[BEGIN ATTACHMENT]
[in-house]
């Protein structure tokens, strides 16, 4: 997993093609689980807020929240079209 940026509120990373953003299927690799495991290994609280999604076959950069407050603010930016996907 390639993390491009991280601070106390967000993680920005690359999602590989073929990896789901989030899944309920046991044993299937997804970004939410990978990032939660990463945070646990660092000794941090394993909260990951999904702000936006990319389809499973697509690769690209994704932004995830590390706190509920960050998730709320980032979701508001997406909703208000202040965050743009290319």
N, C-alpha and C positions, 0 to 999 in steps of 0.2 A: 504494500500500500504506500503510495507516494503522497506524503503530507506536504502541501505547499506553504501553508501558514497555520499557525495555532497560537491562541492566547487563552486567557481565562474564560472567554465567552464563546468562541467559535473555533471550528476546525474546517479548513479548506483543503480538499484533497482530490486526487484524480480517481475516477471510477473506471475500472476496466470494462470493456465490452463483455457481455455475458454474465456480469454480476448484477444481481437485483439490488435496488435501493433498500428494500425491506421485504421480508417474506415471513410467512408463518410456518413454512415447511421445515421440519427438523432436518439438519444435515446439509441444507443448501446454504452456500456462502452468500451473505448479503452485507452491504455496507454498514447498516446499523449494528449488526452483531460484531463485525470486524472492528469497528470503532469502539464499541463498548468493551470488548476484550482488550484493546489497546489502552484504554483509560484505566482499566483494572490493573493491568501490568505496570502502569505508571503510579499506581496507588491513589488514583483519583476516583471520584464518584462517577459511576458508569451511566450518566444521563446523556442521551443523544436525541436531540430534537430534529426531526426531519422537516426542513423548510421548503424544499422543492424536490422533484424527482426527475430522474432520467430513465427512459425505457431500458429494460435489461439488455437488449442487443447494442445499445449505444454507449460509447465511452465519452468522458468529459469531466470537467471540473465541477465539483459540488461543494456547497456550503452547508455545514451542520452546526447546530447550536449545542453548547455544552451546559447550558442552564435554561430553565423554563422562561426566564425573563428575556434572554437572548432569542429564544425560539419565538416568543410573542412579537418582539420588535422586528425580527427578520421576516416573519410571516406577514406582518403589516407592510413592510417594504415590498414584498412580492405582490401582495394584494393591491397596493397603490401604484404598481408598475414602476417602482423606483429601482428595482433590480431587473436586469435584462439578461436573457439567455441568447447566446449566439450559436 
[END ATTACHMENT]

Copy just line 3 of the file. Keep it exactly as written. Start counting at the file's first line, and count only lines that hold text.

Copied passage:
N, C-alpha and C positions, 0 to 999 in steps of 0.2 A: 504494500500500500504506500503510495507516494503522497506524503503530507506536504502541501505547499506553504501553508501558514497555520499557525495555532497560537491562541492566547487563552486567557481565562474564560472567554465567552464563546468562541467559535473555533471550528476546525474546517479548513479548506483543503480538499484533497482530490486526487484524480480517481475516477471510477473506471475500472476496466470494462470493456465490452463483455457481455455475458454474465456480469454480476448484477444481481437485483439490488435496488435501493433498500428494500425491506421485504421480508417474506415471513410467512408463518410456518413454512415447511421445515421440519427438523432436518439438519444435515446439509441444507443448501446454504452456500456462502452468500451473505448479503452485507452491504455496507454498514447498516446499523449494528449488526452483531460484531463485525470486524472492528469497528470503532469502539464499541463498548468493551470488548476484550482488550484493546489497546489502552484504554483509560484505566482499566483494572490493573493491568501490568505496570502502569505508571503510579499506581496507588491513589488514583483519583476516583471520584464518584462517577459511576458508569451511566450518566444521563446523556442521551443523544436525541436531540430534537430534529426531526426531519422537516426542513423548510421548503424544499422543492424536490422533484424527482426527475430522474432520467430513465427512459425505457431500458429494460435489461439488455437488449442487443447494442445499445449505444454507449460509447465511452465519452468522458468529459469531466470537467471540473465541477465539483459540488461543494456547497456550503452547508455545514451542520452546526447546530447550536449545542453548547455544552451546559447550558442552564435554561430553565423554563422562561426566564425573563428575556434572554437572548432569542429564544425560539419565538416568543410573542412579537418582539420588535422586528425580527427578520421576516416573519410571516406577514406582518403589516407592510413592510417594504415590498414584498412580492405582490401582495394584494393591491397596493397603490401604484404598481408598475414602476417602482423606483429601482428595482433590480431587473436586469435584462439578461436573457439567455441568447447566446449566439450559436 